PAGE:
Make us your home page

Cost-saving retailers are up in down times

Retail sales woke up from a winterlong snooze in April, but shoppers stuck to buying the basics.

That's evident from the handful of chains that on Thursday posted modest but industry-leading comparable-store sales increases: Wal-Mart, 3.5 percent; Sam's Club, 6.6 percent; Costco, 8 percent; BJ's Warehouse, and the discounters Ross, 8 percent; and TJX Cos., which owns TJMaxx and Marshalls, 8 percent.

The teen discount apparel retailer of the moment, Aeropostale, saw same-store sales leap 25 percent.

Virtually all other chains posted minimal gains or continued declines in comparable-store sales — those open more than a year — a widely accepted measure of sales trends.

The UBS-International Council of Shopping Centers same-store sales index was up 3.6 percent after slumping to a 13-year low in March.

Experts who track retail sales cautioned that what looked like a rebound really was more of a head fake.

Thanks to a calendar quirk, April had one more shopping day this year. In cold-weather states, shopping weather was better this time, said Weather Trends International.

The first federal tax rebate checks designed to stimulate consumer spending were hitting bank accounts. ShopperTrak, which measures store traffic, found encouragement that last week was the third straight to post an increase.

"Some rebates might be propping up these results," said Frank Badillo, senior economist at TNS Retail Forward, a retail think tank. "Underneath it all, shoppers felt worse off in April" about their debt, home values and ability to swallow higher gas and food prices.

While consumer spending is about two-thirds of gross domestic product, many surveys show two-thirds of consumers plan to save the rebate cash or use it to pay down credit card debt.

"The gain was mostly small-ticket items," said Richard Hastings, who monitors retailer creditworthiness for Bernard Sands. "After the devastating declines in auto sales, we should expect apparel, footwear and seasonal goods to post occasional upside surprises like this, but that means nothing for big-ticket spending — the stuff that economies are made of."

Cost-saving retailers are up in down times 05/08/08 [Last modified: Friday, May 9, 2008 12:03am]
Photo reprints | Article reprints

© 2017 Tampa Bay Times


Join the discussion: Click to view comments, add yours

  1. 'Road to Nowhere' is back: Next phase of Suncoast Parkway coming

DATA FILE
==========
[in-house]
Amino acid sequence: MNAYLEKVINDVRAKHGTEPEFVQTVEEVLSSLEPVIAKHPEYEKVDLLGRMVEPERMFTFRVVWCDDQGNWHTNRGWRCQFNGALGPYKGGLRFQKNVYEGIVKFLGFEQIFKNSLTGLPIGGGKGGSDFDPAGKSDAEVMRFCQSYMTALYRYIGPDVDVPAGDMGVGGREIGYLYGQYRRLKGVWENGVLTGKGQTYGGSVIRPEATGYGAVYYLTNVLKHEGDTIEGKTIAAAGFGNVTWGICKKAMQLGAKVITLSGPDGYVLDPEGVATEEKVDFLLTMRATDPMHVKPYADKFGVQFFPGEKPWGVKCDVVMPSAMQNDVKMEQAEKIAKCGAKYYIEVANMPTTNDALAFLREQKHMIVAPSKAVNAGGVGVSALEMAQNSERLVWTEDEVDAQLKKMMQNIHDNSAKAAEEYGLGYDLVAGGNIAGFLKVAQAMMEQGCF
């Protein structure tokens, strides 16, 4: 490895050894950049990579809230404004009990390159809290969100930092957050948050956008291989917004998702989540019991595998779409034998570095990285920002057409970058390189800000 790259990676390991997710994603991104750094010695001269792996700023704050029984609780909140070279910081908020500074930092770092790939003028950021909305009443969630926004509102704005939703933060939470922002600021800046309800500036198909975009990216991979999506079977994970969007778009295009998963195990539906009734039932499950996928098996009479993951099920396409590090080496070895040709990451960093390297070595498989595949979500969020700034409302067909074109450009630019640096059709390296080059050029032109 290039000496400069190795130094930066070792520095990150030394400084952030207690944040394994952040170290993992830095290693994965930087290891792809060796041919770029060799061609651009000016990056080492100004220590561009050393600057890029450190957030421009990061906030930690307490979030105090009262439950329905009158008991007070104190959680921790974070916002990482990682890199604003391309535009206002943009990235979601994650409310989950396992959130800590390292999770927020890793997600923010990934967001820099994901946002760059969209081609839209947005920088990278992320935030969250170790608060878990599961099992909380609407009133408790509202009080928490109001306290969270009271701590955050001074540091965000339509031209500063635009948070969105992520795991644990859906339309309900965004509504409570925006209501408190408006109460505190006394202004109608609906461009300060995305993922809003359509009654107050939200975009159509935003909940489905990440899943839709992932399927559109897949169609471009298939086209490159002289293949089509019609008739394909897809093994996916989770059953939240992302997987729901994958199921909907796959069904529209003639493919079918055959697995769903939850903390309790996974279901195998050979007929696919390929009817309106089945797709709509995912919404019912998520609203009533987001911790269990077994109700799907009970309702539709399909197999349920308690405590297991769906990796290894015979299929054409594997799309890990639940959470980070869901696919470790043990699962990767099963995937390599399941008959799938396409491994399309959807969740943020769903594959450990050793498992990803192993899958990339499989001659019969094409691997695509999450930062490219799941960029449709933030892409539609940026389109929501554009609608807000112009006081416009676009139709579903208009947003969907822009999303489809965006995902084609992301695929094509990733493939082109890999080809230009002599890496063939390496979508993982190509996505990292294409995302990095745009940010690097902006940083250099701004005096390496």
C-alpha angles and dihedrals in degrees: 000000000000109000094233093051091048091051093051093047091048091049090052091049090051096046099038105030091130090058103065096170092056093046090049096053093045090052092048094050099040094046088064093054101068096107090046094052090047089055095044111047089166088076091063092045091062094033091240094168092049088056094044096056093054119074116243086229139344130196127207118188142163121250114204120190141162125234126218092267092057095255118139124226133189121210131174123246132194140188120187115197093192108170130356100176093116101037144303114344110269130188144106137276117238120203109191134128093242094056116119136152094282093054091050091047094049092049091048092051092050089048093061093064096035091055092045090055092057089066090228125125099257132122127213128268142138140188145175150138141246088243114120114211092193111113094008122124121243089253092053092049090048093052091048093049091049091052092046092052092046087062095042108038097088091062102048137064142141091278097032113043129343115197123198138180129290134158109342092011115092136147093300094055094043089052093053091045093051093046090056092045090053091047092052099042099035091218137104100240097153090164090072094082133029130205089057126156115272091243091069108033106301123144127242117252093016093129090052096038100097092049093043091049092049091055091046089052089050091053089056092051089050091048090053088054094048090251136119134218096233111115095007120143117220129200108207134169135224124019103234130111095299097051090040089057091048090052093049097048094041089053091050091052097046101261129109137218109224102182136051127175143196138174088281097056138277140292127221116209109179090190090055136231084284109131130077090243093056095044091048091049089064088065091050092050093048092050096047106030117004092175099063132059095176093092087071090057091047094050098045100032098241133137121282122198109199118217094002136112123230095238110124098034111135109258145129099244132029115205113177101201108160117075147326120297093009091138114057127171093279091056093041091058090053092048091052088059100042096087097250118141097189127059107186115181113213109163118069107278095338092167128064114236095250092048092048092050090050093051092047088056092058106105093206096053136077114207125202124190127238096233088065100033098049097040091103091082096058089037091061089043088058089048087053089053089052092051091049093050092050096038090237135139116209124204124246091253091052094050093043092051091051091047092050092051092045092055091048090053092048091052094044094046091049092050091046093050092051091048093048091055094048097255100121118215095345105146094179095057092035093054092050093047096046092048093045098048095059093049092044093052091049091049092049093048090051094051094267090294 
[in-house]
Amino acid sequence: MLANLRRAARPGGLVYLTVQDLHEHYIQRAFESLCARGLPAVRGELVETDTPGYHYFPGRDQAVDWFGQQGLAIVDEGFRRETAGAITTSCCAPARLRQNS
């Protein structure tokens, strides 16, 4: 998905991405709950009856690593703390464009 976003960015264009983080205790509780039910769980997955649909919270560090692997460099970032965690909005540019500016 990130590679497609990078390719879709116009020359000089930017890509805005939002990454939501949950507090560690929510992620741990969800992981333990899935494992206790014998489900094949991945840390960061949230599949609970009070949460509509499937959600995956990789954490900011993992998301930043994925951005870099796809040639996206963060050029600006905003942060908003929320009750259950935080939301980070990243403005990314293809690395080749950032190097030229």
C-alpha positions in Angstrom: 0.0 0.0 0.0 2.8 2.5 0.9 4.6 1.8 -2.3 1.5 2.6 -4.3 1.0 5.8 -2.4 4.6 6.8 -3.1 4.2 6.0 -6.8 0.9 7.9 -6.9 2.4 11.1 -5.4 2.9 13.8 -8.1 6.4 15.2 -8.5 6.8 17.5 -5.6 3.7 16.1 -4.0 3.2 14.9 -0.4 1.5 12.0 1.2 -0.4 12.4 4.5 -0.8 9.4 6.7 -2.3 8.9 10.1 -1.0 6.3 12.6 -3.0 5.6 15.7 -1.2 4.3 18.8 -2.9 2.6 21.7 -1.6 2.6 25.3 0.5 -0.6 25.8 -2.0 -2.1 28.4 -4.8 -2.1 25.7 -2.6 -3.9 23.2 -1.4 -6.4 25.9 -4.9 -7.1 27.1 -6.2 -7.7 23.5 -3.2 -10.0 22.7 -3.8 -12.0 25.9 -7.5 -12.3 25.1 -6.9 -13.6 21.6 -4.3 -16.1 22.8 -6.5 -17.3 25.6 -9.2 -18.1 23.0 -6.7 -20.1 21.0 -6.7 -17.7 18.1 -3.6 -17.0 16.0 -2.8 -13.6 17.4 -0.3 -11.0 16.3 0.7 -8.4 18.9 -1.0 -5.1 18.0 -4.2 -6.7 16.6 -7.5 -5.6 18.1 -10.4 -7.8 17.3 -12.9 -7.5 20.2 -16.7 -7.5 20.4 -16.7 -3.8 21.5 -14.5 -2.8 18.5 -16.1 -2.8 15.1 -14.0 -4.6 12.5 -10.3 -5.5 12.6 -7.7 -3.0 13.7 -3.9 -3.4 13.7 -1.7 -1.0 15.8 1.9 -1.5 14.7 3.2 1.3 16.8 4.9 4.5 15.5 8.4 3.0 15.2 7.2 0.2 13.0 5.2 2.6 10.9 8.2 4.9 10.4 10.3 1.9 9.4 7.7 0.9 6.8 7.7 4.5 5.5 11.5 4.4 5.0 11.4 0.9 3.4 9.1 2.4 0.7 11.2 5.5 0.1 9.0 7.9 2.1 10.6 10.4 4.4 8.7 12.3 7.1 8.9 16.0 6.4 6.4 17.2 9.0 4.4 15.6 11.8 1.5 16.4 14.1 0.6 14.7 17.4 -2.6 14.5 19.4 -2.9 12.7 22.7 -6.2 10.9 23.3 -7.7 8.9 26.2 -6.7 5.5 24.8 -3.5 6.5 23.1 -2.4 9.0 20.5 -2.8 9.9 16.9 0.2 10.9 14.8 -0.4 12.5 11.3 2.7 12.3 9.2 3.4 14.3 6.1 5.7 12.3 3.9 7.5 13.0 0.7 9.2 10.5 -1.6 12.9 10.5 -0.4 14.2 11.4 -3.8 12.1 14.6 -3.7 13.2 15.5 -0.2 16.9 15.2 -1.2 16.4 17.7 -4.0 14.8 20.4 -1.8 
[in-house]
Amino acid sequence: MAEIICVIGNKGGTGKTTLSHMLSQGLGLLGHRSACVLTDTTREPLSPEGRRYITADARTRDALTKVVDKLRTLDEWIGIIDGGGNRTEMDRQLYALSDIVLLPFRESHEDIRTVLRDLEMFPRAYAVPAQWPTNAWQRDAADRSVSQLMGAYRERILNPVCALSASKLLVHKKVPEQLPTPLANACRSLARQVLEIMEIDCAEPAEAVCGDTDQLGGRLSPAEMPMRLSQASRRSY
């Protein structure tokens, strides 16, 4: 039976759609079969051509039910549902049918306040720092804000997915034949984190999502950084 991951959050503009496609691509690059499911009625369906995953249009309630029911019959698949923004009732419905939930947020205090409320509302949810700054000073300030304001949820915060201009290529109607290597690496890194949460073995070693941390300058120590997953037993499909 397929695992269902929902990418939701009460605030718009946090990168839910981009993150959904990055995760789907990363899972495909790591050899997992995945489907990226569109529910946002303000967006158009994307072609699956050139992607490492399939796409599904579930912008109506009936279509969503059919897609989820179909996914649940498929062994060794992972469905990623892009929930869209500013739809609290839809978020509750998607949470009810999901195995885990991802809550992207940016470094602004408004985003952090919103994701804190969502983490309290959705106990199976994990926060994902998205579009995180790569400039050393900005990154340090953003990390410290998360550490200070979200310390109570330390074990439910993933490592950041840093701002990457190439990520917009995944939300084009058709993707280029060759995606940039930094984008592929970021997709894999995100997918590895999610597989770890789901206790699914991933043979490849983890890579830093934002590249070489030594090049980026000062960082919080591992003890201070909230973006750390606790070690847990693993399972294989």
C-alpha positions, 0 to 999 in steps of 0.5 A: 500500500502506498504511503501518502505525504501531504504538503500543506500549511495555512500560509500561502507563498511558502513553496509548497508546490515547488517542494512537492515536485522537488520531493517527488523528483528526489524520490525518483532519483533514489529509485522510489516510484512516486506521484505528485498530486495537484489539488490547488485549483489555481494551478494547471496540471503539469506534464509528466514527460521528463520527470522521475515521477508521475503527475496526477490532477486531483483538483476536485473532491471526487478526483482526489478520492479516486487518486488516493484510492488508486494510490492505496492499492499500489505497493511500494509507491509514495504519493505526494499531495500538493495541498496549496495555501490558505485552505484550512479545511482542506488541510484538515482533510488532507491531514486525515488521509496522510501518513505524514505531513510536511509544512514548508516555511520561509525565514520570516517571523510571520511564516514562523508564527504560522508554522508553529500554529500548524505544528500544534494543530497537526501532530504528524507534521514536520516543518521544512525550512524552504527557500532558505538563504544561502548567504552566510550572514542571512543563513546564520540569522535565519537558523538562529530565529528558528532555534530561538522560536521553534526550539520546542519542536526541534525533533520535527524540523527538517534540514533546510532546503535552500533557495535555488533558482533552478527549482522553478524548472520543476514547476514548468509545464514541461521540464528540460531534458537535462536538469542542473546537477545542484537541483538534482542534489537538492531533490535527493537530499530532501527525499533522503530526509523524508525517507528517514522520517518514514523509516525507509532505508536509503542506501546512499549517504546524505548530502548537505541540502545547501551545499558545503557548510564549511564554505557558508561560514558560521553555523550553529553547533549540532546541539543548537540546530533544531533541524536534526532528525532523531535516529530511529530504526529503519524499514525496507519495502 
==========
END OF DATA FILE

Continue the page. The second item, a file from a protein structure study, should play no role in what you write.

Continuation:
Despite intense public opposition and dubious traffic projections, the Florida Department of Transportation has announced that construction of the toll road known as "Suncoast 2" is expected to start in early 2018.

    The Suncoast Parkway ends at U.S. 98 just south of Citrus County. For years residents have opposed extending the toll road, a project dubbed the "Suncoast 2" into Citrus County. But state officials recently announced that the Suncoast 2 should start construction in early 2018. [Stephen J. Coddington  |  TIMES]
  2. A sports rout on Wall Street


    NEW YORK — Sporting goods retailers can't shake their losing streak.

  3. Grocery chain Aldi hosting hiring event in Brandon Aug. 24


    BRANDON — German grocery chain Aldi is holding a hiring event for its Brandon store Aug. 24. It is looking to fill store associate, shift manager and manager trainee positions.

  4. Lightning owner Jeff Vinik backs film company pursuing global blockbusters


    TAMPA — Jeff Vinik's latest investment might be coming to a theater near you.

    Jeff Vinik, Tampa Bay Lightning owner, invested in a new movie company looking to appeal to a global audience. | [Times file photo]
  5. Trigaux: Look to new Inc. 5000 rankings for Tampa Bay's future heavyweights


    There's a whole lotta fast-growing private companies here in Tampa Bay. Odds are good you have not heard of most of them.


    Kyle Taylor, CEO and founder of The Penny Hoarder, fills a glass for his employees this past Wednesday as the young St. Petersburg personal advice business celebrates its landing at No. 25 on the 2017 Inc. 5000 list of the fastest growing private companies in the country. Taylor, still in his 20s, wins kudos from executive editor Alexis Grant for keeping the firm's culture innovative. The business ranked No. 32 last year. [DIRK SHADD   |   Times]